18 mei 2020: van onderstaande studie zijn geen updates tot zover. Wel kwam ik op een studie die een overzicht geeft van hoe vaccins werken en in welke combinaties de beste resultaten worden bereikt.

Turning the corner on therapeutic cancer vaccines

Het is teveel om uit deze reviewstudie te citeren en beter om zelf de studie te bekijken. Klik op de titel hierboven. Of bekijk de 166 referenties onderaan dit artikel..

Onderaan artikel staat het abstract van deze reviewstudie met referentielijst. 

4 december 2017: klik op de titel:

Radiotherapy and MVA-MUC1-IL-2 vaccine act synergistically for inducing specific immunity to MUC-1 tumor antigen



We previously demonstrated that tumor irradiation potentiates cancer vaccines using genetic modification of tumor cells in murine tumor models. To investigate whether tumor irradiation augments the immune response to MUC1 tumor antigen, we have tested the efficacy of tumor irradiation combined with an MVA-MUC1-IL2 cancer vaccine (Transgene TG4010) for murine renal adenocarcinoma (Renca) cells transfected with MUC1.


Established subcutaneous Renca-MUC1 tumors were treated with 8 Gy radiation on day 11 and peritumoral injections of MVA-MUC1-IL2 vector on day 12 and 17, or using a reverse sequence of vaccine followed by radiation. Growth delays were monitored by tumor measurements and histological responses were evaluated by immunohistochemistry. Specific immunity was assessed by challenge with Renca-MUC1 cells. Generation of tumor-specific T cells was detected by IFN-γ production from splenocytes stimulated in vitro with tumor lysates using ELISPOT assays.


Tumor growth delays observed by tumor irradiation combined with MVA-MUC1-IL-2 vaccine were significantly more prolonged than those observed by vaccine, radiation, or radiation with MVA empty vector. The sequence of cancer vaccine followed by radiation two days later resulted in 55–58% complete responders and 60% mouse long-term survival. This sequence was more effective than that of radiation followed by vaccine leading to 24–30% complete responders and 30% mouse survival. Responding mice were immune to challenge with Renca-MUC1 cells, indicating the induction of specific tumor immunity. Histology studies of regressing tumors at 1 week after therapy, revealed extensive tumor destruction and a heavy infiltration of CD45+ leukocytes including F4/80+ macrophages, CD8+ cytotoxic T cells and CD4+ helper T cells. The generation of tumor-specific T cells by combined therapy was confirmed by IFN-γ secretion in tumor-stimulated splenocytes. An abscopal effect was measured by rejection of an untreated tumor on the contralateral flank to the tumor treated with radiation and vaccine.


These findings suggest that cancer vaccine given prior to local tumor irradiation augments an immune response targeted at tumor antigens that results in specific anti-tumor immunity. These findings support further exploration of the combination of radiotherapy with cancer vaccines for the treatment of cancer.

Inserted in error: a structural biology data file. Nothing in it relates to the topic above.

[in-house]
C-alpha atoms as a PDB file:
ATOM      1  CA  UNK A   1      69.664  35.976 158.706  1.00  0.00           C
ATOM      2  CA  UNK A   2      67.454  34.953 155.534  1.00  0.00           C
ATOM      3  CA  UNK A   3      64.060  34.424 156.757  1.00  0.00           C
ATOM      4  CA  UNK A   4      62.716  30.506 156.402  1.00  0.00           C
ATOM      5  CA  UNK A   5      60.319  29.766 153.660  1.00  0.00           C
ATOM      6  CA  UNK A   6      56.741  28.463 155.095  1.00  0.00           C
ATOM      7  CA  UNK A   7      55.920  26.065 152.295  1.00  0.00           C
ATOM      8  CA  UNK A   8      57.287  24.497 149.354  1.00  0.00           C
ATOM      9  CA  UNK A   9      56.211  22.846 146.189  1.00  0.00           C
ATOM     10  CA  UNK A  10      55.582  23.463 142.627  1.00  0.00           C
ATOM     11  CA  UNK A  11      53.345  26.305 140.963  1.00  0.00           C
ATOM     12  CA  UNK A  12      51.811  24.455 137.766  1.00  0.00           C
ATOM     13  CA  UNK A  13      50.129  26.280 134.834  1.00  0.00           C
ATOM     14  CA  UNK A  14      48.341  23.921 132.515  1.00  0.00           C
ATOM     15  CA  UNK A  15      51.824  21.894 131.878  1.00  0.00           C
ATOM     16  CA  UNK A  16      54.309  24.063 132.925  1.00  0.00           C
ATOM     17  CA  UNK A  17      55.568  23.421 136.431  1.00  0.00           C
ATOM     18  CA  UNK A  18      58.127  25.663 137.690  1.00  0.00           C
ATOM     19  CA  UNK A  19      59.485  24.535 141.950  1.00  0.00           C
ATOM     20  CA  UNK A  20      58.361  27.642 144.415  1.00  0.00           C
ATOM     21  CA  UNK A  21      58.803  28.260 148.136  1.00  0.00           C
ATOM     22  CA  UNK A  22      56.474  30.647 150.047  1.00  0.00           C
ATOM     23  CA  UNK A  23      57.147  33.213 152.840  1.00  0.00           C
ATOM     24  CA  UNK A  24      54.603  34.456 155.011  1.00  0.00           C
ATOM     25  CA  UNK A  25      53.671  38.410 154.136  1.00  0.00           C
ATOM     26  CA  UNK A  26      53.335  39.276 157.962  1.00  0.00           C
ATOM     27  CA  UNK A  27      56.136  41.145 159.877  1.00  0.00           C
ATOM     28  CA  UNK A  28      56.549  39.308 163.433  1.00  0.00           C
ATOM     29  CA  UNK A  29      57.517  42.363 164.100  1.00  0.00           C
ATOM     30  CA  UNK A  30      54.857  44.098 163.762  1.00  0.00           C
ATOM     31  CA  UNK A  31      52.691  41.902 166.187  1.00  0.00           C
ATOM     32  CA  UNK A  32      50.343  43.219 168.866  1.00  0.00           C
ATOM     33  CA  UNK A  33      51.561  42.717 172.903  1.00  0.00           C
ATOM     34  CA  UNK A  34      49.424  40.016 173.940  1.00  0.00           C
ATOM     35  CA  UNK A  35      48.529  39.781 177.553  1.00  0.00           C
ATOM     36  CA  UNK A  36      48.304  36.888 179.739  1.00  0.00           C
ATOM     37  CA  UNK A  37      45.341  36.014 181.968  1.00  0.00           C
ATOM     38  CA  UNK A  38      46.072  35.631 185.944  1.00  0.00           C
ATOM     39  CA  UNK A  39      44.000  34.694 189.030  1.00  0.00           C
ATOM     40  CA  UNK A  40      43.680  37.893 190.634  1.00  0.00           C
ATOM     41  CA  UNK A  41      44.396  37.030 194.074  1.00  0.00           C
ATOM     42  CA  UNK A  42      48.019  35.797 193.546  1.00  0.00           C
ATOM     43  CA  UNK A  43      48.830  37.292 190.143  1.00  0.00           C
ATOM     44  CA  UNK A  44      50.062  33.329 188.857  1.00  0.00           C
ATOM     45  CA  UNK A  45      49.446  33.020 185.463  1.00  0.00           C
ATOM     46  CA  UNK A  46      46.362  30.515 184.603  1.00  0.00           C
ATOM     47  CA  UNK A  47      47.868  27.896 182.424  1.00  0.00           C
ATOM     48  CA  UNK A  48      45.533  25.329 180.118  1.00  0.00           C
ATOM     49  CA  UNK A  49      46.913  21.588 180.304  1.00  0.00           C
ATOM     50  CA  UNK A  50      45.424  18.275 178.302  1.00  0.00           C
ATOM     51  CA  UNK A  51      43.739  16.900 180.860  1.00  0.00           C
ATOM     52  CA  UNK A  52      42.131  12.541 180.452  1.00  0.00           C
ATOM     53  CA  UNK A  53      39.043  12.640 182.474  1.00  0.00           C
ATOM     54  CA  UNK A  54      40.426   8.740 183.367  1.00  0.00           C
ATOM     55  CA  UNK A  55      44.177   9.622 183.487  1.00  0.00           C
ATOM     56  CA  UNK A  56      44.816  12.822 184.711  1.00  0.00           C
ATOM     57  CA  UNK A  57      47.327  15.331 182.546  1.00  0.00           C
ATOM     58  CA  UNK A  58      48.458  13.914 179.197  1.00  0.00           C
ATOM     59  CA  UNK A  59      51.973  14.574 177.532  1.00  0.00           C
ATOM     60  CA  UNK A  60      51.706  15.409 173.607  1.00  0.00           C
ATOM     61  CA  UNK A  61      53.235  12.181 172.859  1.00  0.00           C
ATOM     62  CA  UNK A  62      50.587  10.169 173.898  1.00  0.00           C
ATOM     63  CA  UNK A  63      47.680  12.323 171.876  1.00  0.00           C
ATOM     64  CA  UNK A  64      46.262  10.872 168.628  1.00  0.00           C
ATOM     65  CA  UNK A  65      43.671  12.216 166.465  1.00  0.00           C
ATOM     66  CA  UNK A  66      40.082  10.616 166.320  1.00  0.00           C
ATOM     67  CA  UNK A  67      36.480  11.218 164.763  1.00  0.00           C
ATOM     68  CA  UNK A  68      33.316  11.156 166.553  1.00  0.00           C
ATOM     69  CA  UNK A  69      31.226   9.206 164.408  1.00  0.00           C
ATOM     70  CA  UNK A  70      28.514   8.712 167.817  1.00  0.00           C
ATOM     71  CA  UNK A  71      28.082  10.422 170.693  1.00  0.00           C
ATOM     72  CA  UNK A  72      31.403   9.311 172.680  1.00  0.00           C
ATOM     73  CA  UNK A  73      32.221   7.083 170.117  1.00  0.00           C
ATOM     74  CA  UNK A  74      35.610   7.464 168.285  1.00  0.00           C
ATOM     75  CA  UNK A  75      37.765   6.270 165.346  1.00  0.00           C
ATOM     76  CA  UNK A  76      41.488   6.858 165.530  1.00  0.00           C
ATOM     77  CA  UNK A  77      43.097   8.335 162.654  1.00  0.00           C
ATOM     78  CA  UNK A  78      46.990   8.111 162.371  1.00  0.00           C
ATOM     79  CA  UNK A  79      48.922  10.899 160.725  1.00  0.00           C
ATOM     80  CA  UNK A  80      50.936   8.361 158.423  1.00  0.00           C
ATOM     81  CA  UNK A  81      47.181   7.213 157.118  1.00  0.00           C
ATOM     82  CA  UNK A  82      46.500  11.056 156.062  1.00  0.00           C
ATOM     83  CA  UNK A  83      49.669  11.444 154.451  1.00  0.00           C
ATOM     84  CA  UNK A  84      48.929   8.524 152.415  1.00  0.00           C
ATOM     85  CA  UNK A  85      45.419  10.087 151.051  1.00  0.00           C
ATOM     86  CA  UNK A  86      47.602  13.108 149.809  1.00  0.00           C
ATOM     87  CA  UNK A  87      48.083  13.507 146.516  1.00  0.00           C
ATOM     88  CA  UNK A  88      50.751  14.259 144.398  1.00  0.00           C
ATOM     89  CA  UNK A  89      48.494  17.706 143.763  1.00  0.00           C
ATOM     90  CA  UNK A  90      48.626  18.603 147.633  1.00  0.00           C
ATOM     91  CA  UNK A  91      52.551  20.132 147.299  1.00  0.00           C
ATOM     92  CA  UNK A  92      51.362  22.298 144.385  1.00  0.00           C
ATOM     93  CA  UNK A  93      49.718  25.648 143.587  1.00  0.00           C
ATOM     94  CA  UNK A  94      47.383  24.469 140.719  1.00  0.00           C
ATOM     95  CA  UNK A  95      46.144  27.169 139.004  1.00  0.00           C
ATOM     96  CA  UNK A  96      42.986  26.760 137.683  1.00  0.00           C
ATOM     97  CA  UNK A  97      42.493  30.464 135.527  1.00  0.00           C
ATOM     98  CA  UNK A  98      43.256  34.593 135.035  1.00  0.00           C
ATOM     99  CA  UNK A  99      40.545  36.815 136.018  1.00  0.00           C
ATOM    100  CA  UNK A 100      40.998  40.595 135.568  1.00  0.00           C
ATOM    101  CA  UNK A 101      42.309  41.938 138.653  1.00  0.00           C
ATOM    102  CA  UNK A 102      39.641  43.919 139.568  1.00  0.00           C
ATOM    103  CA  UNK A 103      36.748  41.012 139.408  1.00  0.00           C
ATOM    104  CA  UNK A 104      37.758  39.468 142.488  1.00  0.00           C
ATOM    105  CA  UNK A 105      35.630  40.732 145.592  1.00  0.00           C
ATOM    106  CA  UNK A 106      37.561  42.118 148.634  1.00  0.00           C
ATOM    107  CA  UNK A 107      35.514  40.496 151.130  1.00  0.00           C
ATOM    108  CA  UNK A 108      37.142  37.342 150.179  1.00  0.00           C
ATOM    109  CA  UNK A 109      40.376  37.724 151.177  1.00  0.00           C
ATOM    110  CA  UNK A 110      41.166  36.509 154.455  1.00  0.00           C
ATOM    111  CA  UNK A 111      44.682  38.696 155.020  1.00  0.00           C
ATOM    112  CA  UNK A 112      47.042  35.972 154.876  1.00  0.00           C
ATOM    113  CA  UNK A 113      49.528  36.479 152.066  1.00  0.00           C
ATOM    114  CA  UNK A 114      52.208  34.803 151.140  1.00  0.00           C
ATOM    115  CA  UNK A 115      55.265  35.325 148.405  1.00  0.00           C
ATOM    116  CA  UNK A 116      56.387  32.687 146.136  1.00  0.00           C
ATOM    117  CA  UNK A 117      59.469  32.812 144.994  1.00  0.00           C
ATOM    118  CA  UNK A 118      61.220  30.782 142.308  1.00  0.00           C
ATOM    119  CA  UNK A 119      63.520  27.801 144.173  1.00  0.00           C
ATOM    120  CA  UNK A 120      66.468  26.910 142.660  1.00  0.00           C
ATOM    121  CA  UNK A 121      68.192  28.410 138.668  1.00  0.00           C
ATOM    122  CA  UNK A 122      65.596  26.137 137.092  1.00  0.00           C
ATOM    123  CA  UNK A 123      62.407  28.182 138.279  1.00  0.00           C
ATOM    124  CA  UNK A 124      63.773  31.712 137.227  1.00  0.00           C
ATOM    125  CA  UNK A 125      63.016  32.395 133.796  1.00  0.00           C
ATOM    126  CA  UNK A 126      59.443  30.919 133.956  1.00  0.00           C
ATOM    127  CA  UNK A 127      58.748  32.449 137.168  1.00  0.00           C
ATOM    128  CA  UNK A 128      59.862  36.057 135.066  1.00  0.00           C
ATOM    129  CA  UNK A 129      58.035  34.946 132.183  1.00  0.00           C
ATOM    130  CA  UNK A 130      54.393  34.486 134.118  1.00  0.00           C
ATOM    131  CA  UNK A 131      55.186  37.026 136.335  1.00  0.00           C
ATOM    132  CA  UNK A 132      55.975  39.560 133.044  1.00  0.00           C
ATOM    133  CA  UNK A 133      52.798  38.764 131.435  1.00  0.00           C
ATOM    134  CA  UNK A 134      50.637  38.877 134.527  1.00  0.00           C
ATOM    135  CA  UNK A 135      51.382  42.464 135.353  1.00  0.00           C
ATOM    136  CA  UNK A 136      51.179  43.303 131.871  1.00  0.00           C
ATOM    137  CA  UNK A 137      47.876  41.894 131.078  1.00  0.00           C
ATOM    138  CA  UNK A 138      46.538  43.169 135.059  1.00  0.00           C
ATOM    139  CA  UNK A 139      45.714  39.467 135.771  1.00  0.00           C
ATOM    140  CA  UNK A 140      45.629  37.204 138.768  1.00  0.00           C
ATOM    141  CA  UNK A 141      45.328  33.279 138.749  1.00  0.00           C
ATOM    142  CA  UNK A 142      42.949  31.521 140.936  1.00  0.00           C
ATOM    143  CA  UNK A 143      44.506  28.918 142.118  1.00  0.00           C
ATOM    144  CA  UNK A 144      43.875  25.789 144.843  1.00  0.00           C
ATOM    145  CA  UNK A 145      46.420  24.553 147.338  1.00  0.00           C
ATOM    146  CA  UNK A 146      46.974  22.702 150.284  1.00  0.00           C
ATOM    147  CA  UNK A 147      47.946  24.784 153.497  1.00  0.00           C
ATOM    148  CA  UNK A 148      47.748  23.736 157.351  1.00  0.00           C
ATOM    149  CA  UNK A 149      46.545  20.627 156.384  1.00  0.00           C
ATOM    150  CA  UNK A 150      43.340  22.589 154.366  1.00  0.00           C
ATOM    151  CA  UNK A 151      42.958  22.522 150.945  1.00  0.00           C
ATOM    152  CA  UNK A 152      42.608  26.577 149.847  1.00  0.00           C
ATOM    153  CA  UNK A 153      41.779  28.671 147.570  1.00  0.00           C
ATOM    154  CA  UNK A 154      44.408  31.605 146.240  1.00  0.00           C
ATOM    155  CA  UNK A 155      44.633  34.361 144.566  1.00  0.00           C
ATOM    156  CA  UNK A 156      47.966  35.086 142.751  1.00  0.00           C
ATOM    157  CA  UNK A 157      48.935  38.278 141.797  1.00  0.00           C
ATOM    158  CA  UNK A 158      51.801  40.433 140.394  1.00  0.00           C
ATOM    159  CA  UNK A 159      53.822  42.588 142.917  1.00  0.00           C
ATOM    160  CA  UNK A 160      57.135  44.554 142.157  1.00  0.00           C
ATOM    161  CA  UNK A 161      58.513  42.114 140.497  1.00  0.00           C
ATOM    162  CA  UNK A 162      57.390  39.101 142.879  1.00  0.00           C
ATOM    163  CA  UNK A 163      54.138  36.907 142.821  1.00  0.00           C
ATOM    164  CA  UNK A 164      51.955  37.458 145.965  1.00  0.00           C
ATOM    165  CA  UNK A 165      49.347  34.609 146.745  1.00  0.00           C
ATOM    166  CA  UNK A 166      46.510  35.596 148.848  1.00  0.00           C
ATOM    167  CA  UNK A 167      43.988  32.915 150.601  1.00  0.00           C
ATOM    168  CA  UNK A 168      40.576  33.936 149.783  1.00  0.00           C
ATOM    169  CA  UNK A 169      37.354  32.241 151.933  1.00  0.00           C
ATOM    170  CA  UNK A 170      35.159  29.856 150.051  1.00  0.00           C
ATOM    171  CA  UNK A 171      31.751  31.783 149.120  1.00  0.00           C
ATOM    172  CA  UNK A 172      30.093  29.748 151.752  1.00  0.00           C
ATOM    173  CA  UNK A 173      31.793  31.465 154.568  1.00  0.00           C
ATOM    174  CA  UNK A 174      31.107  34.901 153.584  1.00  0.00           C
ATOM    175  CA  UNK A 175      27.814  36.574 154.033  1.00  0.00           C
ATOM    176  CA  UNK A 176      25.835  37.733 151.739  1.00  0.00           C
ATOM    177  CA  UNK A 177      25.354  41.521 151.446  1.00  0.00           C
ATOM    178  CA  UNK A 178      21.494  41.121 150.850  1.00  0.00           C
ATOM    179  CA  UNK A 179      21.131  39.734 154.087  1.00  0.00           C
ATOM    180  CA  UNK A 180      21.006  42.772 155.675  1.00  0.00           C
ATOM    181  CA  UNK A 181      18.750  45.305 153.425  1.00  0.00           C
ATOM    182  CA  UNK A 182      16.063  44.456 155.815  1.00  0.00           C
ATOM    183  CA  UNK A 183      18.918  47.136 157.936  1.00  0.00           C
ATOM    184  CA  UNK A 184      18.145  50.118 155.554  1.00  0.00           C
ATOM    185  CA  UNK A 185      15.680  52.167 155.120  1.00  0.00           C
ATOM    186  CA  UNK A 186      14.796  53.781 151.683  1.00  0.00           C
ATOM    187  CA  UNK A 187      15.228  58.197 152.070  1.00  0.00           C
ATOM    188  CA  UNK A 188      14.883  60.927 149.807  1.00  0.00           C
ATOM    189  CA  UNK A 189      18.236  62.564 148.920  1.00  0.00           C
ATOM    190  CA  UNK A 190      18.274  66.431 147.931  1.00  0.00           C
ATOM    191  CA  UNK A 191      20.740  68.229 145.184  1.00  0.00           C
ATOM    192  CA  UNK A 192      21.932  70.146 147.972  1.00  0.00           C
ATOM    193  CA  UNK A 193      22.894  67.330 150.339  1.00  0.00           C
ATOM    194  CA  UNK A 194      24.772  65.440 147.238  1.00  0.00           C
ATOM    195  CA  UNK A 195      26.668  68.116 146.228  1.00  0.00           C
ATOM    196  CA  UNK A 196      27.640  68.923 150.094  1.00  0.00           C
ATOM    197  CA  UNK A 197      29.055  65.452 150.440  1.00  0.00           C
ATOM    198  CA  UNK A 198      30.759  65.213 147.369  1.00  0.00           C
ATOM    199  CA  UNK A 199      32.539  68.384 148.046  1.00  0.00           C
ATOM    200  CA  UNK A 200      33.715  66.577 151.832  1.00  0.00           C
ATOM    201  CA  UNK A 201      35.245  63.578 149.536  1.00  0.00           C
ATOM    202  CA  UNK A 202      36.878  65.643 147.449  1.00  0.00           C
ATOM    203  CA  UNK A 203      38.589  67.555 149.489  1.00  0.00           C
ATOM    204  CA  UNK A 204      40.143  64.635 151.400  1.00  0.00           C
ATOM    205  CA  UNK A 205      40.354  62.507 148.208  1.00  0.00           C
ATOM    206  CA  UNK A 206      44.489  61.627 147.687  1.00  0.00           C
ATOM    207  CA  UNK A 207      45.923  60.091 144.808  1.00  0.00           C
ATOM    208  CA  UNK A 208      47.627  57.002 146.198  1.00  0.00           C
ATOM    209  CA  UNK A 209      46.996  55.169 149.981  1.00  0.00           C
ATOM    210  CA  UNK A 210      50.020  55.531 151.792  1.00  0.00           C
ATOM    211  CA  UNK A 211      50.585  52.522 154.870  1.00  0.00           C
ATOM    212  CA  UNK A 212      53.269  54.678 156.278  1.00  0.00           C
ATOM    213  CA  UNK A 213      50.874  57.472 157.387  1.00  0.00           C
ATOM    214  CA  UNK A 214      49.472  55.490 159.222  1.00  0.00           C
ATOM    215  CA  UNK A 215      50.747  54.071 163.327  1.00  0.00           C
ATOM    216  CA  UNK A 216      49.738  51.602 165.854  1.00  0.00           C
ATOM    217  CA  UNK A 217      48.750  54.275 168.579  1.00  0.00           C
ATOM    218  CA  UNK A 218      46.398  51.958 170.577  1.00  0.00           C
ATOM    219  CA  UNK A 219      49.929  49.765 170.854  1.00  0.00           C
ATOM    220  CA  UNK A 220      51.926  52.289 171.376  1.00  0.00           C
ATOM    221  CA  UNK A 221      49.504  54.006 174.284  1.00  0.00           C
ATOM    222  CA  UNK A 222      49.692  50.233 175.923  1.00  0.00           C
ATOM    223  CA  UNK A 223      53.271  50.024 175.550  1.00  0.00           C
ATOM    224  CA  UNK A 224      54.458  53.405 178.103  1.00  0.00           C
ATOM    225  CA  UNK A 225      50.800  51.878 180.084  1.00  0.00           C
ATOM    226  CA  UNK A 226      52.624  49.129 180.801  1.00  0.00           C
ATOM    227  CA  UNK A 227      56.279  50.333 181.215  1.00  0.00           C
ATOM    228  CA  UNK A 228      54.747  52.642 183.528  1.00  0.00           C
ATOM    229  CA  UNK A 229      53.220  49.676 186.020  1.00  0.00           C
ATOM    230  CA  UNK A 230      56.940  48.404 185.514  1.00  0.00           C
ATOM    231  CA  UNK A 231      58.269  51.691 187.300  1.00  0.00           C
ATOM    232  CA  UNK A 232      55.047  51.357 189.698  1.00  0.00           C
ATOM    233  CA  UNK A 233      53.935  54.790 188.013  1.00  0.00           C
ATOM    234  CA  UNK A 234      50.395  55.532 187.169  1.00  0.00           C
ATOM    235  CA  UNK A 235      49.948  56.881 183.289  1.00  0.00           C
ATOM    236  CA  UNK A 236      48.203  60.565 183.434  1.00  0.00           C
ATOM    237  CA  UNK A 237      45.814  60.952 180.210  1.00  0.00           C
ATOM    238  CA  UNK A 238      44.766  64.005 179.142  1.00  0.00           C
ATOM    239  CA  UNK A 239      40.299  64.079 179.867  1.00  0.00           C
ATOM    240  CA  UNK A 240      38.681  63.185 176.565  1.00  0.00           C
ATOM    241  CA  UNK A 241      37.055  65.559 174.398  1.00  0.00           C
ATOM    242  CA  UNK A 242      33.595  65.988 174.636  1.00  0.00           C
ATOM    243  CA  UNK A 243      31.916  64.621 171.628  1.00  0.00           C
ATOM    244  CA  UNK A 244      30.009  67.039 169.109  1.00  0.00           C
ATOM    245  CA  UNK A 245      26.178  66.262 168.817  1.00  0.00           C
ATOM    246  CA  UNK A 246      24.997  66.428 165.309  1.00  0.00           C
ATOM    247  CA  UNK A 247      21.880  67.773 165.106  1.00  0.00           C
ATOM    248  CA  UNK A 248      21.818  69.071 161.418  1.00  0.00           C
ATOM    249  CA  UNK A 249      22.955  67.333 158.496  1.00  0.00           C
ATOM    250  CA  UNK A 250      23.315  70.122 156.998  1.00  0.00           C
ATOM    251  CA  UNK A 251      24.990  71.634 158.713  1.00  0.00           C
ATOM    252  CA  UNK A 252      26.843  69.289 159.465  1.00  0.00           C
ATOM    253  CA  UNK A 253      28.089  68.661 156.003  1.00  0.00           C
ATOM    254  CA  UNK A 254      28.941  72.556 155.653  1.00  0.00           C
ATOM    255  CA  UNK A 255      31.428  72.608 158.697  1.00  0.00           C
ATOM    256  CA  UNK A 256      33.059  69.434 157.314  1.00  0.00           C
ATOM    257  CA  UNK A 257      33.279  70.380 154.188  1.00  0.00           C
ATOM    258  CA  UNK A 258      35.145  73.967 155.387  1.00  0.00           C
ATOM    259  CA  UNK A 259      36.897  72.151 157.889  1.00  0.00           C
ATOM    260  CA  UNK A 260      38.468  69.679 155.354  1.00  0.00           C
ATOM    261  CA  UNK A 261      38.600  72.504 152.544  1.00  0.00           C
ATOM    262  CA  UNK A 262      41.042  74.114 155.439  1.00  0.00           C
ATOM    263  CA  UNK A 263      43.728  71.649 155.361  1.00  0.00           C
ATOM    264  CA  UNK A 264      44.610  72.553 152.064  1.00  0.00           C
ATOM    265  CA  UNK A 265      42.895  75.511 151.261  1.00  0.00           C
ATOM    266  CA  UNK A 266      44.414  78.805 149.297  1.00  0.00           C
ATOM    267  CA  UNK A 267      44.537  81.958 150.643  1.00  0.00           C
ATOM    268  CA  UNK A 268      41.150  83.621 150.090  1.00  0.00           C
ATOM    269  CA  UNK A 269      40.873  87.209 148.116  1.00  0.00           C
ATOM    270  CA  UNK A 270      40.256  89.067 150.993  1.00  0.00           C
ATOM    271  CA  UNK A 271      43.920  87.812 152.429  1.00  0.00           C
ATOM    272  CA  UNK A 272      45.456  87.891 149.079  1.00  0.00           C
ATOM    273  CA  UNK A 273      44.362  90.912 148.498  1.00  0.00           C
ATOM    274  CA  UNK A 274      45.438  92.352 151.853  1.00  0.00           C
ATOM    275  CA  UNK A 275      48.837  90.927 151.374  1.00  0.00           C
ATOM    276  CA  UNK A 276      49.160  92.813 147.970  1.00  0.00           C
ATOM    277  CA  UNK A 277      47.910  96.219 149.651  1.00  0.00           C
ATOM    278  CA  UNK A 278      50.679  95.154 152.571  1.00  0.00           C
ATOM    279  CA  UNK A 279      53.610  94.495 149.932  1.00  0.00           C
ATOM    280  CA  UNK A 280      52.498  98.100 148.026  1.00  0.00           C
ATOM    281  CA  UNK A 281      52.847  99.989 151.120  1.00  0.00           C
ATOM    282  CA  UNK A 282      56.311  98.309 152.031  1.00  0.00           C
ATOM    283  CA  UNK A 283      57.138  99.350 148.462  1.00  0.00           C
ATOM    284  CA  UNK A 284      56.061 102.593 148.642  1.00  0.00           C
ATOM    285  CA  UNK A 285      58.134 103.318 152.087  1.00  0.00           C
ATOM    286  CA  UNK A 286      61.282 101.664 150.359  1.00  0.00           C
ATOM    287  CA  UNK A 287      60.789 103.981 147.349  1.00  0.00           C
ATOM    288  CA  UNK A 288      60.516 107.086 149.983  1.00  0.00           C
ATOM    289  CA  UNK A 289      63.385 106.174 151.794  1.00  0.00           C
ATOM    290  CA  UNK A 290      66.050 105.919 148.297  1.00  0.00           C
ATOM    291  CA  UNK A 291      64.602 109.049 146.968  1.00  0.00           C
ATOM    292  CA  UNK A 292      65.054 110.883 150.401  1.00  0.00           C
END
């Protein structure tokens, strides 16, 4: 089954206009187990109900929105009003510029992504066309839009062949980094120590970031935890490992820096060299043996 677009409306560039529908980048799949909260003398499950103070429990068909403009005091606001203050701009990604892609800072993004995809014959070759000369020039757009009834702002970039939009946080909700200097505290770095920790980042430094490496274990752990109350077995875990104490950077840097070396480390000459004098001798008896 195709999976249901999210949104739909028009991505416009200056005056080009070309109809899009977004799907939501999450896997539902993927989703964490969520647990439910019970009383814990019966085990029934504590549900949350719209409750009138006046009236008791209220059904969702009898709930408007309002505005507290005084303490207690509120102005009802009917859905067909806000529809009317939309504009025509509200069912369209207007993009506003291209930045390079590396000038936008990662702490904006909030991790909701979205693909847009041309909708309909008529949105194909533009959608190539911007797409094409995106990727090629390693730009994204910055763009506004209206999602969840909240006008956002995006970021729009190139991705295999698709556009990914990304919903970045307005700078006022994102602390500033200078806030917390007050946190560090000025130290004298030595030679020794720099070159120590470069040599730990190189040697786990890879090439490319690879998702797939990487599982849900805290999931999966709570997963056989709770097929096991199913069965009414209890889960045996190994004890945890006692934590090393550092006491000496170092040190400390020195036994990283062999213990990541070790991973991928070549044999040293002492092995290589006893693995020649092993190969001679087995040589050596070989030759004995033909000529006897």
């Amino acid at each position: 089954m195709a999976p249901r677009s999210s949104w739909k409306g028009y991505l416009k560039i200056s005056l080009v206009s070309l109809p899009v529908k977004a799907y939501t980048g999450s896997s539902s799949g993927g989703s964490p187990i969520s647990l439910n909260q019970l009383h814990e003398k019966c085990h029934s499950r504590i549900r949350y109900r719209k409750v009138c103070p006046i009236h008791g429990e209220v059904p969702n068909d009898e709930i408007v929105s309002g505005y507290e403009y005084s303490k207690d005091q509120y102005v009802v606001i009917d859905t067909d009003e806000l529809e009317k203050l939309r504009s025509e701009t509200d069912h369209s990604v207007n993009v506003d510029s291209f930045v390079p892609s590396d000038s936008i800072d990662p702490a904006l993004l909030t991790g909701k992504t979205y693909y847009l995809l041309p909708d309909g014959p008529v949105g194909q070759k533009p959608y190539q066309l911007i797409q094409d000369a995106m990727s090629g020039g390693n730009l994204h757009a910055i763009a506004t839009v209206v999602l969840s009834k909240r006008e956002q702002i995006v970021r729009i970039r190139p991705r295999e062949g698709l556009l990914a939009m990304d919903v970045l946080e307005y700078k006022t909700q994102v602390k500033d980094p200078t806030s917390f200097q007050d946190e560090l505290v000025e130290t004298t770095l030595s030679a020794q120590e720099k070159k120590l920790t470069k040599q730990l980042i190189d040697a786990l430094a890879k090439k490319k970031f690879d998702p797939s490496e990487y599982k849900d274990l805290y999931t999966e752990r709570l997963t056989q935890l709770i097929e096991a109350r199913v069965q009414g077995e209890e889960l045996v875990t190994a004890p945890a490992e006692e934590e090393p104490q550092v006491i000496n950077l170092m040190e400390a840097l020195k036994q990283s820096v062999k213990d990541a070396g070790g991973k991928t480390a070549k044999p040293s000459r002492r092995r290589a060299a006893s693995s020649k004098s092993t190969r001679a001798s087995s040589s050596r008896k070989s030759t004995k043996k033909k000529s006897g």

Exploration of interactions between the immune system and cancer has elucidated the adaptations that enable cancer cells to suppress and evade immune attack. This has led to breakthroughs in the development of new drugs, and, subsequently, to opportunities to combine these with cancer vaccines and dramatically increase patient responses. Here we review this recent progress, highlighting key steps that are bringing the promise of therapeutic cancer vaccines within reach.

Turning the corner on therapeutic cancer vaccines


Recent advances in several areas are rekindling interest and enabling progress in the development of therapeutic cancer vaccines. These advances have been made in target selection, vaccine technology, and methods for reversing the immunosuppressive mechanisms exploited by cancers. Studies testing different tumor antigens have revealed target properties that yield high tumor versus normal cell specificity and adequate immunogenicity to affect clinical efficacy. A few tumor-associated antigens, normal host proteins that are abnormally expressed in cancer cells, have been demonstrated to serve as good targets for immunotherapies, although many do not possess the needed specificity or immunogenicity. Neoantigens, which arise from mutated proteins in cancer cells, are truly cancer-specific and can be highly immunogenic, though the vast majority are unique to each patient’s cancer and thus require development of personalized therapies. Lessons from previous cancer vaccine expeditions are teaching us the type and magnitude of immune responses needed, as well as vaccine technologies that can achieve these responses. For example, we are learning which vaccine approaches elicit the potent, balanced, and durable CD4 plus CD8 T cell expansion necessary for clinical efficacy. Exploration of interactions between the immune system and cancer has elucidated the adaptations that enable cancer cells to suppress and evade immune attack. This has led to breakthroughs in the development of new drugs, and, subsequently, to opportunities to combine these with cancer vaccines and dramatically increase patient responses. Here we review this recent progress, highlighting key steps that are bringing the promise of therapeutic cancer vaccines within reach.


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